IN MEMORIAM | Judge Alfred Laureta, 96

Judge Alfred Laureta, center, at his portrait unveiling ceremony at the District Court for the NMI on Oct. 31, 2012.

District Court for the NMI photo

Indeed, Judge Laureta’s career was marked by many firsts. He was the first Filipino-American to be appointed in Hawaii — or any state in the nation — as a gubernatorial cabinet officer, and a state court judge. In 1978, he became the first person of Filipino descent to serve as a federal judge. Judge Laureta was appointed by President Jimmy Carter and confirmed by the U.S.

Senate as the first district judge to serve in the federal court for the Northern Mariana Islands where he presided until 1988.

Judge Laureta came from humble beginnings. The Garden Islands, a Kauai newspaper, reported that Judge Laureta was born at Banana Camp in Oahu as the only son of Filipino immigrant laborers. He worked his way through college at the University of Hawaii at Manoa and eventually landed a scholarship to Fordham University School of Law. In New York, Judge Laureta met his wife Evelyn, a nursing student, who passed away in 2012.

“I was fortunate to have met Judge Laureta in 2012, along with his children, Pamela, Michael and Gregory, when they visited Saipan for the portrait commissioning ceremony at the District Court,” said Chief Judge Ramona V. Manglona of the District Court for the Northern Mariana Islands. Judge Manglona honored her predecessors, Judge Laureta and Judge Alex R. Munson, by commissioning portraits of the two judges to hang in the courtroom. At the age of 88, Judge Laureta took a 10-hour flight from Kauai to Saipan with his three children to attend the event. Judge Manglona remembers the octogenarian as being jovial and energetic, with abundant fond memories of his time on Saipan. “He was truly a remarkable man who developed a deep love for the Northern Marianas.”

At the portrait unveiling ceremony, Judge Laureta recalled his introduction to Saipan at the District Court. He said the Northern Marianas was “a new country to me.” He added, “I did not know who the people were, and I didn't know what their customs were, and I really didn't know what to expect. But it was very simple, very easy for me to make an adjustment to become acquainted with whatever existed in terms of culture, customs or whatever.” He extended his gratitude to former Governor Carlos Camacho for paving the way for his appointment, Joe Lifoifoi for introduction to the Carolinian customs, and David Sablan who introduced him to the Chamorro culture.

Judge Laureta’s law clerks also remember him as a man filled with humility, kindness and empathy. Howard K.K Luke recalls first arriving on Saipan with the judge in August 1978:

“Saipan had just had the heaviest rainfall in recent recorded history. The first thing we saw upon arriving at the Saipan Intercontinental Inn was a car that was mostly underwater. The United States District Court was in a small room that had been hastily repaired, as it was heavily damaged from a fire from the kitchen area next to it not long before our arrival. We found a metal desk that served as the federal bench for the next several months. The modest house that Judge Laureta had been provided was drenched, and it took a couple of weeks of rolling up our sleeves and cleaning it before it was livable. Through it all, Judge Laureta was as happy as a clam. He was such a positive, humble, down-to-earth man, as much at home in shorts, a tee shirt, and rubber slippers as he was in black robes.”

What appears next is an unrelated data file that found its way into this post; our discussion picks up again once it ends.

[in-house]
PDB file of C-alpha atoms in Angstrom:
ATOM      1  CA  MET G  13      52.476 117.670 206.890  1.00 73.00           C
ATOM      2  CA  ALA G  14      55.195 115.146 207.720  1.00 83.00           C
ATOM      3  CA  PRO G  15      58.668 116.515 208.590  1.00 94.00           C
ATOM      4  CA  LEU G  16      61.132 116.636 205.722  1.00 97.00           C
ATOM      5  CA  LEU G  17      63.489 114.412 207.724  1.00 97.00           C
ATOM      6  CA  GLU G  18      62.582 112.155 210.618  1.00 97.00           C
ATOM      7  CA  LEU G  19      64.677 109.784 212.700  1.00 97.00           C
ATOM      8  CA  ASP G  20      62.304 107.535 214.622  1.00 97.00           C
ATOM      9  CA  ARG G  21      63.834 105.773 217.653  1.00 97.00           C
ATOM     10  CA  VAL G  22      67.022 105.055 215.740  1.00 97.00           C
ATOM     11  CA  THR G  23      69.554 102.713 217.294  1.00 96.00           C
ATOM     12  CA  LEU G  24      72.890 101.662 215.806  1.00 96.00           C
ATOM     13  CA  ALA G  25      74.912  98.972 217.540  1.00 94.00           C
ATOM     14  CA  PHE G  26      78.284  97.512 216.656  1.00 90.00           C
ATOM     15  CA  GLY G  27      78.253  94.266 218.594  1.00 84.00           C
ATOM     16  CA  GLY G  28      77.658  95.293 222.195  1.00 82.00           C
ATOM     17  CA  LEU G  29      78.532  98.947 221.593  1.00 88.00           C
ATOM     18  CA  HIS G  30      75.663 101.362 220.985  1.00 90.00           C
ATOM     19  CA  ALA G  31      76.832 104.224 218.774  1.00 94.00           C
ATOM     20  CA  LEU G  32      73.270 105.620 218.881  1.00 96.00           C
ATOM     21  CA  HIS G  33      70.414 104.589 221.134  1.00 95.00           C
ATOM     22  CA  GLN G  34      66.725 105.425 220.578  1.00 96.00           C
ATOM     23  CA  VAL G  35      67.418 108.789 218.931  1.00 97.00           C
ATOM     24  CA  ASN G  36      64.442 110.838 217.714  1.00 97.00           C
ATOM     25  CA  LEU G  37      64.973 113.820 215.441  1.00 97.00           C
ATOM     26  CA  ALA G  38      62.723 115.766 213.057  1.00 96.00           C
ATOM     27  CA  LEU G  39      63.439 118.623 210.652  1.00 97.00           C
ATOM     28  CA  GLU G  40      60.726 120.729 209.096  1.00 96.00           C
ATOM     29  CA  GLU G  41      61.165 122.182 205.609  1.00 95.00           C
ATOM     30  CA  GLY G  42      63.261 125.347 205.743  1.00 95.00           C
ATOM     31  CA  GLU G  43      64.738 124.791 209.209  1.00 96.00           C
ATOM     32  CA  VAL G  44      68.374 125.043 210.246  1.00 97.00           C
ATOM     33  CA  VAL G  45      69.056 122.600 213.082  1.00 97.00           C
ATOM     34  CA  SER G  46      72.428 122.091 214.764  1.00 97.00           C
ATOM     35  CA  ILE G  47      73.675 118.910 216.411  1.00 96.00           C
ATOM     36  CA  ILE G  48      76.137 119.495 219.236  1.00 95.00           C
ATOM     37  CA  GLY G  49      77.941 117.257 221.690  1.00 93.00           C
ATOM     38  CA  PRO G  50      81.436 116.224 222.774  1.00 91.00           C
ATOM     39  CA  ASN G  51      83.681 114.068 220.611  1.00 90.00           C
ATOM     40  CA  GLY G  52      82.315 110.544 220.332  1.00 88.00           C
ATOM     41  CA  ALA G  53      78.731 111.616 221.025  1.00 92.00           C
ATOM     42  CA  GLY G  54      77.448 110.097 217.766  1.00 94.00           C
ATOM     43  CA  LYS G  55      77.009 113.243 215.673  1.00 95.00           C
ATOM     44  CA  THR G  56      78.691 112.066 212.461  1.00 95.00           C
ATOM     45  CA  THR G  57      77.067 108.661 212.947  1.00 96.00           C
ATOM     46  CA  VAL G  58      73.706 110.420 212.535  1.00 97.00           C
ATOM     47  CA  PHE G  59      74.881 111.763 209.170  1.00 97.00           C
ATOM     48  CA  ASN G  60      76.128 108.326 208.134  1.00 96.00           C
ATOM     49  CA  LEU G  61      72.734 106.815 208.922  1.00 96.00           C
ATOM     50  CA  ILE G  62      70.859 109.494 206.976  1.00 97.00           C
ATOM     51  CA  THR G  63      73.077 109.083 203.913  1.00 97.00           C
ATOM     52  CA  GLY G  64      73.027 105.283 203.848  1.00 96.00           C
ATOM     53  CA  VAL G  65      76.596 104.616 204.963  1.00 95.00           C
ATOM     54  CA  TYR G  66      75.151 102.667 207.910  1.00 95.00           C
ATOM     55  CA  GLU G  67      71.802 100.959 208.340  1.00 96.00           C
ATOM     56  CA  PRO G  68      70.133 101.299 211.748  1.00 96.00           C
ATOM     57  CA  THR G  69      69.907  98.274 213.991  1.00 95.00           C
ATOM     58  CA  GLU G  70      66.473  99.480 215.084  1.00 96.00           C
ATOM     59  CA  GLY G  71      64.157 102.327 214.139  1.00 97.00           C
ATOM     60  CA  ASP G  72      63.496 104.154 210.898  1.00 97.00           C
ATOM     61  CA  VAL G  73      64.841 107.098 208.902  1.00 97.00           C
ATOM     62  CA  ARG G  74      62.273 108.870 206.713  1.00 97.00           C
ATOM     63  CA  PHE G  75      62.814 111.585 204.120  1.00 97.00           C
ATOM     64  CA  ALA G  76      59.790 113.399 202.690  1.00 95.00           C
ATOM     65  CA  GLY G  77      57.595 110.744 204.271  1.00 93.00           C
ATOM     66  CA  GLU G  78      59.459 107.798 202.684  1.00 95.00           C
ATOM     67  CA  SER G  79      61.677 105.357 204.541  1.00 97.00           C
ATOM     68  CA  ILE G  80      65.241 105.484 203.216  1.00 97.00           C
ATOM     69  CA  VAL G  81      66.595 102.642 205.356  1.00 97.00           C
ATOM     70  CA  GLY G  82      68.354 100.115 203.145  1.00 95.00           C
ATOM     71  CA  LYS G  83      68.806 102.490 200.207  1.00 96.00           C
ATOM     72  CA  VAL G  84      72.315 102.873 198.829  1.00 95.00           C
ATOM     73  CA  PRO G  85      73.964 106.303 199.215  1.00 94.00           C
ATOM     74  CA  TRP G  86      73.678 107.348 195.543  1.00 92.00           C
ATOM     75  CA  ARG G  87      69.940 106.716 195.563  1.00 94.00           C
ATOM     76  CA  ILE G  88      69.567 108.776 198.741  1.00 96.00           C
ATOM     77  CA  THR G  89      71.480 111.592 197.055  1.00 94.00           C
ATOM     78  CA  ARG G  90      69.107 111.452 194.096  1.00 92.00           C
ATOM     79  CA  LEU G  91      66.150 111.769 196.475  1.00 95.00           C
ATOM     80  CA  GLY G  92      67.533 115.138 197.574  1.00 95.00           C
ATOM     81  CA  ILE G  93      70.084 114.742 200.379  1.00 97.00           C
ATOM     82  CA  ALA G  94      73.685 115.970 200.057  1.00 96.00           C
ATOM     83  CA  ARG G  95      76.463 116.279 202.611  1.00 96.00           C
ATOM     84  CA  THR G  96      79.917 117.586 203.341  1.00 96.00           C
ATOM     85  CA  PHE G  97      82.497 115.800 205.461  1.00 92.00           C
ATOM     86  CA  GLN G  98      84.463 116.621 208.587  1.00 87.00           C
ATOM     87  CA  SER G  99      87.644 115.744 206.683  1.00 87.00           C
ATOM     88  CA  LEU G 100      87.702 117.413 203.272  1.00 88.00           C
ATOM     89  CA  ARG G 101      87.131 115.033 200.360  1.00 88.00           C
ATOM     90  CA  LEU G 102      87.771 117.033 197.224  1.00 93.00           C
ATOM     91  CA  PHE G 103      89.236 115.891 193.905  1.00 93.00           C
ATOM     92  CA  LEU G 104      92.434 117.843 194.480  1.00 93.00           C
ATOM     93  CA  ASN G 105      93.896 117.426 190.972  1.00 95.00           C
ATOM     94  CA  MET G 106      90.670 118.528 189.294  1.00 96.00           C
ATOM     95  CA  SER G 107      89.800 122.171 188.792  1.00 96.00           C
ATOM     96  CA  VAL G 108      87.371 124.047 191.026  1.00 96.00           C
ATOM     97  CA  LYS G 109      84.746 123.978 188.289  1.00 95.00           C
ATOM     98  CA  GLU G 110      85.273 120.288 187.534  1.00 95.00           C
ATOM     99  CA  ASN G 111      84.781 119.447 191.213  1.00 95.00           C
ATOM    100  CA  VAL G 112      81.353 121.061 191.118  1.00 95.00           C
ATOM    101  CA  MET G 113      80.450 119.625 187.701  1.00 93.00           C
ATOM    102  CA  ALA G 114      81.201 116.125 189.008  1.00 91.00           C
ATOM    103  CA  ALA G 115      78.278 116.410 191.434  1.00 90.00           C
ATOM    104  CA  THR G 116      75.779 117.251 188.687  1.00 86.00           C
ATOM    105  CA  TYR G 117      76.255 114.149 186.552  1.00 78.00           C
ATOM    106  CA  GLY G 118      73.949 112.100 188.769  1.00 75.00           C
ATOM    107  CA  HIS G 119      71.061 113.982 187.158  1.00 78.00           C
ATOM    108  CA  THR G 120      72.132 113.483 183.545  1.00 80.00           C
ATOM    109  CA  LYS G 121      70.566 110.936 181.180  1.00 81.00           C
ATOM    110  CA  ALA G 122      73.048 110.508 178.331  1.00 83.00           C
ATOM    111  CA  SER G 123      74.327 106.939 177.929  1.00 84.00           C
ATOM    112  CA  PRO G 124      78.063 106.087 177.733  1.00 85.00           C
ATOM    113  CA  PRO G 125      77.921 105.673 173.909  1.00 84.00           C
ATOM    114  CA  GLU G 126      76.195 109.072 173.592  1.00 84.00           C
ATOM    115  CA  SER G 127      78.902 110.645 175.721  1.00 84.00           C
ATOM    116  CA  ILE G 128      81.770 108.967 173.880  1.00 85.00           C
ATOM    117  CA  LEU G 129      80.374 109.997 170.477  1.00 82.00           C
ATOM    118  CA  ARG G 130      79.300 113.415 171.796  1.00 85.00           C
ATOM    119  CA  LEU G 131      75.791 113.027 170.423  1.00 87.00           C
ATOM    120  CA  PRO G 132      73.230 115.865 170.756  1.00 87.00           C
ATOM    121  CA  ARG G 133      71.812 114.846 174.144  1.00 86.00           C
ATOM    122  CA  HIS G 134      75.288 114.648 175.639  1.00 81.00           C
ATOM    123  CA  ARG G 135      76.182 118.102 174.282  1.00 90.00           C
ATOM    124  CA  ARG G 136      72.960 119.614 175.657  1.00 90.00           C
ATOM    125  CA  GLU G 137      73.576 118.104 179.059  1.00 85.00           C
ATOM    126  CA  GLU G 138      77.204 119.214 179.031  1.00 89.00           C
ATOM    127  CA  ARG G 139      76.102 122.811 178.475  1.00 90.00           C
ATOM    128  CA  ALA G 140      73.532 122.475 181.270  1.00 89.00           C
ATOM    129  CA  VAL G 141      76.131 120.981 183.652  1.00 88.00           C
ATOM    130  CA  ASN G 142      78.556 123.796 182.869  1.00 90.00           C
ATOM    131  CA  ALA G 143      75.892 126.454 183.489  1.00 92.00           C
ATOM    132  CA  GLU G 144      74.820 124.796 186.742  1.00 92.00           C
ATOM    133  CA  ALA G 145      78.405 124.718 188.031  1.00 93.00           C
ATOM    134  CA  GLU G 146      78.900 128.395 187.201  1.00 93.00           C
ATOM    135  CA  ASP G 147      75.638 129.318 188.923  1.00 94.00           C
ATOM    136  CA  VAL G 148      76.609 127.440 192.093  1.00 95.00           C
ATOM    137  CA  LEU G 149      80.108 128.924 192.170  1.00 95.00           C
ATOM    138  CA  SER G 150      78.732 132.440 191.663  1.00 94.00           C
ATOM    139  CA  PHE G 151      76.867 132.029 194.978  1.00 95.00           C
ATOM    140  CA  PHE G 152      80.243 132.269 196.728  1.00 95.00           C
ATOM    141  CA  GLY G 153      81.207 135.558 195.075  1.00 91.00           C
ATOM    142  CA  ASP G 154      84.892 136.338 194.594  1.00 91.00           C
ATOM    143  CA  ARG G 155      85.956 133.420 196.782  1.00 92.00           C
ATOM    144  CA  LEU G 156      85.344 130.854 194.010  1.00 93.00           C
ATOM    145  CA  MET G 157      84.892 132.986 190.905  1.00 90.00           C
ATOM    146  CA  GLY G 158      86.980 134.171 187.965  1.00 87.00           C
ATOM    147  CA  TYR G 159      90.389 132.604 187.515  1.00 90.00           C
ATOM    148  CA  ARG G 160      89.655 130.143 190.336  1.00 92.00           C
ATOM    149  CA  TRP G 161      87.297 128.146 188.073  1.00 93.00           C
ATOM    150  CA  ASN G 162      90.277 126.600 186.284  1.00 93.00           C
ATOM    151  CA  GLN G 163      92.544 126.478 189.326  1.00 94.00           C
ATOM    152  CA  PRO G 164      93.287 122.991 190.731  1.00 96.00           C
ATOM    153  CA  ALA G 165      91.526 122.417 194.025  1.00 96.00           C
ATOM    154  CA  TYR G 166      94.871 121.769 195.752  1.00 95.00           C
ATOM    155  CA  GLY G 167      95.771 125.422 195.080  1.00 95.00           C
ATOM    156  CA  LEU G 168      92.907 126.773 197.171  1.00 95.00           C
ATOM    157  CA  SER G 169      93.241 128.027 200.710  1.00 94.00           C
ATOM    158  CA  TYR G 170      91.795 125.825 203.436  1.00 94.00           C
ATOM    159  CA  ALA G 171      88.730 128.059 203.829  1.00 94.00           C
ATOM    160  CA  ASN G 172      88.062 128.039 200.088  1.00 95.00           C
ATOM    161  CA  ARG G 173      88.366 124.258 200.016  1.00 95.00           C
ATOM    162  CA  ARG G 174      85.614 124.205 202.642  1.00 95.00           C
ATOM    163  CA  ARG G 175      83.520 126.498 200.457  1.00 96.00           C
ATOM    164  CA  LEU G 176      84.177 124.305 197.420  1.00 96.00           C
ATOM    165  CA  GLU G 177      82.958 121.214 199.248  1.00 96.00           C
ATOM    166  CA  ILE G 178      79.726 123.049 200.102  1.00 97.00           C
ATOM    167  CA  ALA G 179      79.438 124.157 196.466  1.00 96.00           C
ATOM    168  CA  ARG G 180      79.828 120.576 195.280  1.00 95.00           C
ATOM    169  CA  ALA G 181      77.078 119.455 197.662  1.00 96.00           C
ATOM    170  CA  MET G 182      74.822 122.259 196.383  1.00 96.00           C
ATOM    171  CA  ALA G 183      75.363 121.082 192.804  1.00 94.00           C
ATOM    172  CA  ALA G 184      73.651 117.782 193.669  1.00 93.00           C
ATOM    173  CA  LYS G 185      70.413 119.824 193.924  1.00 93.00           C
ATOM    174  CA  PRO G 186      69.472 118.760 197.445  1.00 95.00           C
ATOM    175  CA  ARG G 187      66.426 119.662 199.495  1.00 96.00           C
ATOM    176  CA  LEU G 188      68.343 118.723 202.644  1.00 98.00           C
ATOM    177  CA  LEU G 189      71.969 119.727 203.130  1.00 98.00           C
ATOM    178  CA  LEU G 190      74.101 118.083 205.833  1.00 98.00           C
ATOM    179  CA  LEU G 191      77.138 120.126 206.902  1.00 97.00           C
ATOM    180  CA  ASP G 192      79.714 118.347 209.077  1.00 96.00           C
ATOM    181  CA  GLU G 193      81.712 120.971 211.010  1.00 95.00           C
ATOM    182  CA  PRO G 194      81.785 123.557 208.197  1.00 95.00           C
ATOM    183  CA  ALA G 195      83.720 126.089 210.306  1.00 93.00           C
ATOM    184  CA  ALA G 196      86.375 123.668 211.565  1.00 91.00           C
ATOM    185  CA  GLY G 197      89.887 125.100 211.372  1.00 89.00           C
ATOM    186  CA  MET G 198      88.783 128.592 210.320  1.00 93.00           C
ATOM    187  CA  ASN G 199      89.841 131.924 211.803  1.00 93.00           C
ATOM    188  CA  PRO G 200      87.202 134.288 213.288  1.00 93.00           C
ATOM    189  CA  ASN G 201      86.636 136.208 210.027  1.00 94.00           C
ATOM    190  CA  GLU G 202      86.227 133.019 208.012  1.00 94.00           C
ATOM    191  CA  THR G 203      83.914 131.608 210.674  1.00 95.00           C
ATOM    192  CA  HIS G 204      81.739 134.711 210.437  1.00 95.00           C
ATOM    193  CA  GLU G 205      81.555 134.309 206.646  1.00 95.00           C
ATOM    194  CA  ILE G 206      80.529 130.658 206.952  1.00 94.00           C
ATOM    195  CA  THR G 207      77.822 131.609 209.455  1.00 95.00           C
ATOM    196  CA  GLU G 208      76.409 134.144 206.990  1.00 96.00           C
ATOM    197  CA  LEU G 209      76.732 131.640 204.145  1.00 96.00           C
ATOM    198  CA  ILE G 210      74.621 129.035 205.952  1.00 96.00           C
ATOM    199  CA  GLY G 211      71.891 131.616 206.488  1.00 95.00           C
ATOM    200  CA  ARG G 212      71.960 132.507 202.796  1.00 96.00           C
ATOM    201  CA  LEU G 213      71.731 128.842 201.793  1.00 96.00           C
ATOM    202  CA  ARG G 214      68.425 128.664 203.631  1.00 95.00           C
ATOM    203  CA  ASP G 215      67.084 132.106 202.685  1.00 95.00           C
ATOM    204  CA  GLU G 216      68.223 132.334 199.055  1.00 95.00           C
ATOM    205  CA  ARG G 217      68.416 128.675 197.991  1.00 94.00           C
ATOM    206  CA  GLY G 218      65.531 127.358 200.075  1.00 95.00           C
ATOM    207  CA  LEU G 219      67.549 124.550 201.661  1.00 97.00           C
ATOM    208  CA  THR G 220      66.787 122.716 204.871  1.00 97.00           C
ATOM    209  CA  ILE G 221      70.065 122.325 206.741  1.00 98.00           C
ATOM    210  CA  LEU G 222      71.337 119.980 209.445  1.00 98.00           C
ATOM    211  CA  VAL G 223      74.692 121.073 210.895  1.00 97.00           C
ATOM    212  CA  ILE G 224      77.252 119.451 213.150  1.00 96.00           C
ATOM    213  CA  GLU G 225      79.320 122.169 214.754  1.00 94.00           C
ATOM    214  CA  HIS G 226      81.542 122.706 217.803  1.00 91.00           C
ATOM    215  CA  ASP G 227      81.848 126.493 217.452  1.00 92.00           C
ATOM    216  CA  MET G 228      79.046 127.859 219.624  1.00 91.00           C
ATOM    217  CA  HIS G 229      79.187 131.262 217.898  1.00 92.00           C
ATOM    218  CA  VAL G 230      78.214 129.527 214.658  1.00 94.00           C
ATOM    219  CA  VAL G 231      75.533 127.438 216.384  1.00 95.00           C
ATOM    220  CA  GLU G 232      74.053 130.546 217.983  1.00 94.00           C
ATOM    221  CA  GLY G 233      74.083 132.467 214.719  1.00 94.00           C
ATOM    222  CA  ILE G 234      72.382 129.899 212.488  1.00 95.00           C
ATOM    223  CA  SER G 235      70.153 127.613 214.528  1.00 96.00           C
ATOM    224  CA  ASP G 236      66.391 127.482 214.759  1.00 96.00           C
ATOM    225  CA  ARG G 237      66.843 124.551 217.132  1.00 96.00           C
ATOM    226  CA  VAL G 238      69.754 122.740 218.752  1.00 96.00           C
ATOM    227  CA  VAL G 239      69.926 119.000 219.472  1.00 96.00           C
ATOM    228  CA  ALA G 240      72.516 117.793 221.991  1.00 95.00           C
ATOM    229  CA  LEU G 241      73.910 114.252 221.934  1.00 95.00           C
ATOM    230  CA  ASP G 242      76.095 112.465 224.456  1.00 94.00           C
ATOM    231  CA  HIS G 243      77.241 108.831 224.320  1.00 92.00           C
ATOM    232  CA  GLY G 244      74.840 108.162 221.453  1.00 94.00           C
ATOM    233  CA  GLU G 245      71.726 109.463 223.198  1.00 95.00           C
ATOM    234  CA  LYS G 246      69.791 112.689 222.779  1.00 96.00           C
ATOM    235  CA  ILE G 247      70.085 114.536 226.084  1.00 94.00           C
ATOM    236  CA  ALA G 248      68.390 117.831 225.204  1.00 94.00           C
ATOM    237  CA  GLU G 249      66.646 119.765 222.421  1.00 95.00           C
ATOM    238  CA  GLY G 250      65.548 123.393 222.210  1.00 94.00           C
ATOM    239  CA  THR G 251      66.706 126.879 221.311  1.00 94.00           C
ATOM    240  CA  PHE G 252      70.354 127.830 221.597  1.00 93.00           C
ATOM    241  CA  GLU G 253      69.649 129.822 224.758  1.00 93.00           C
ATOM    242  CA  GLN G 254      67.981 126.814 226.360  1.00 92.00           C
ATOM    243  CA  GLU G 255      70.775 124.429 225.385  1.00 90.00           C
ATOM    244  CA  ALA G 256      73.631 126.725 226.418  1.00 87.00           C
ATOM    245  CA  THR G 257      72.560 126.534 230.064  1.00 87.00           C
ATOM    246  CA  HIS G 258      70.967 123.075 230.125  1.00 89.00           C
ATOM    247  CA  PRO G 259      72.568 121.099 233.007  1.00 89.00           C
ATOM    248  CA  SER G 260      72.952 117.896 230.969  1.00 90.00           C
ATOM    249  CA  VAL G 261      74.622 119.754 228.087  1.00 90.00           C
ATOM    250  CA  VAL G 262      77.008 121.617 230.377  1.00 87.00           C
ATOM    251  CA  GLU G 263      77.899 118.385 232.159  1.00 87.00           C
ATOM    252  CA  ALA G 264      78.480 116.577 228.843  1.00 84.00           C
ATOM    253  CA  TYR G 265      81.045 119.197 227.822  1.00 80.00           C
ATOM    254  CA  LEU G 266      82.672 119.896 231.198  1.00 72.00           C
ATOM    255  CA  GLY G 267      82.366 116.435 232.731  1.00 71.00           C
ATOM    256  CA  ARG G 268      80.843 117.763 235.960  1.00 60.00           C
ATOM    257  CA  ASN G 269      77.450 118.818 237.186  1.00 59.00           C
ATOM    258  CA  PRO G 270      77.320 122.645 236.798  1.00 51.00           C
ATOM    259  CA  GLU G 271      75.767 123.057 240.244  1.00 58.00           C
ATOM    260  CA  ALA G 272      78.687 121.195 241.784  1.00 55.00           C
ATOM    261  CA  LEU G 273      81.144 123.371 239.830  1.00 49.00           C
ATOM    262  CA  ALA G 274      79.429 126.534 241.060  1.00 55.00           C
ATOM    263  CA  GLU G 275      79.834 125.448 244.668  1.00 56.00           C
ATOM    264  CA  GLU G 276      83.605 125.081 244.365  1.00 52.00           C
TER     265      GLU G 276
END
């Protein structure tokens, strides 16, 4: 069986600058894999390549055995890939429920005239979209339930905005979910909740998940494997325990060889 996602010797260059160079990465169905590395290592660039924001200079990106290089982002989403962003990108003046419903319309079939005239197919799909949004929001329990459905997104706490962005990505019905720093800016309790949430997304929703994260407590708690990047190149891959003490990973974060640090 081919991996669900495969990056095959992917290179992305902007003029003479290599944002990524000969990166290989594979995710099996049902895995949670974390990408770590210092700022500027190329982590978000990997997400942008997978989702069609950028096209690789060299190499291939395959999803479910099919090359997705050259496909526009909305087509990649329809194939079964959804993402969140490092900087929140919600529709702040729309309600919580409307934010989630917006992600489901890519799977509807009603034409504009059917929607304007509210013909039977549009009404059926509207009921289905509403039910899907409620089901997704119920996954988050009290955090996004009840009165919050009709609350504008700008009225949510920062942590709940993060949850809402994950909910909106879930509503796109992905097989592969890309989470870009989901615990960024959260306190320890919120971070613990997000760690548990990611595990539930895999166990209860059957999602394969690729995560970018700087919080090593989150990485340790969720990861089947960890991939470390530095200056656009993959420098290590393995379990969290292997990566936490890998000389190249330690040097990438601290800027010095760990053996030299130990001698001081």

Luke shared Judge Laureta’s practice of sitting with his law clerks and listening carefully to their thoughts about the issues and cases before the court. Luke said, “He would ask us what we

would do with respect to the cases before us. He took great pride in all of us, and believed we had an important role in helping him and visiting federal judges arrive at the correct decisions in all our cases. If you ask any of his former law clerks how they remember him, I have no doubt that all of us would feel deeply moved in recalling the wonderful years we were blessed with, working for this great man.” On a personal level, he recalls Judge Laureta mentioned that while in New York, Judge Laureta and his wife Evelyn double-dated with Thurgood Marshall and another nursing student.

Mike Celles, a law clerk from 1982 to 1983, said Judge Laureta remained a humble, decent and unassuming man throughout his life. “It was a privilege to work for this kind soul who cared about the law and jurisprudence and simply doing the right thing,” he said.

Former law clerk and recently retired federal magistrate judge for the Central District of California, Patrick Walsh, remembers Judge Laureta as a personable man full of kindness and humor “who tried hard to reach the right decision in all of his cases, big and small.” Judge Walsh recalled Judge Laureta telling him a bit about his humble beginnings. In that story, the judge and his fellow classmates in Hawaii decided to vote on whether to wear shoes for their eighth-grade graduation ceremony. Many of the students did not wear shoes because of the expense, coupled with the warm Hawaii weather. After the vote in favor of shoes prevailed, Judge Laureta had to go out and buy a pair.

Former law clerk (1981-1983) David Collins describes the judge as “a life-changing mentor and teacher who became a close friend throughout the subsequent decades.”  He said the judge “treated everyone inside and outside of his court equally, with respect and dignity.”

The District Court for the Northern Mariana Islands extends its condolences to the family of Judge Laureta. Our sincerest thank you, Olomwaay and Si Yu’us Ma’ase for serving the court and our community with compassion and distinction.

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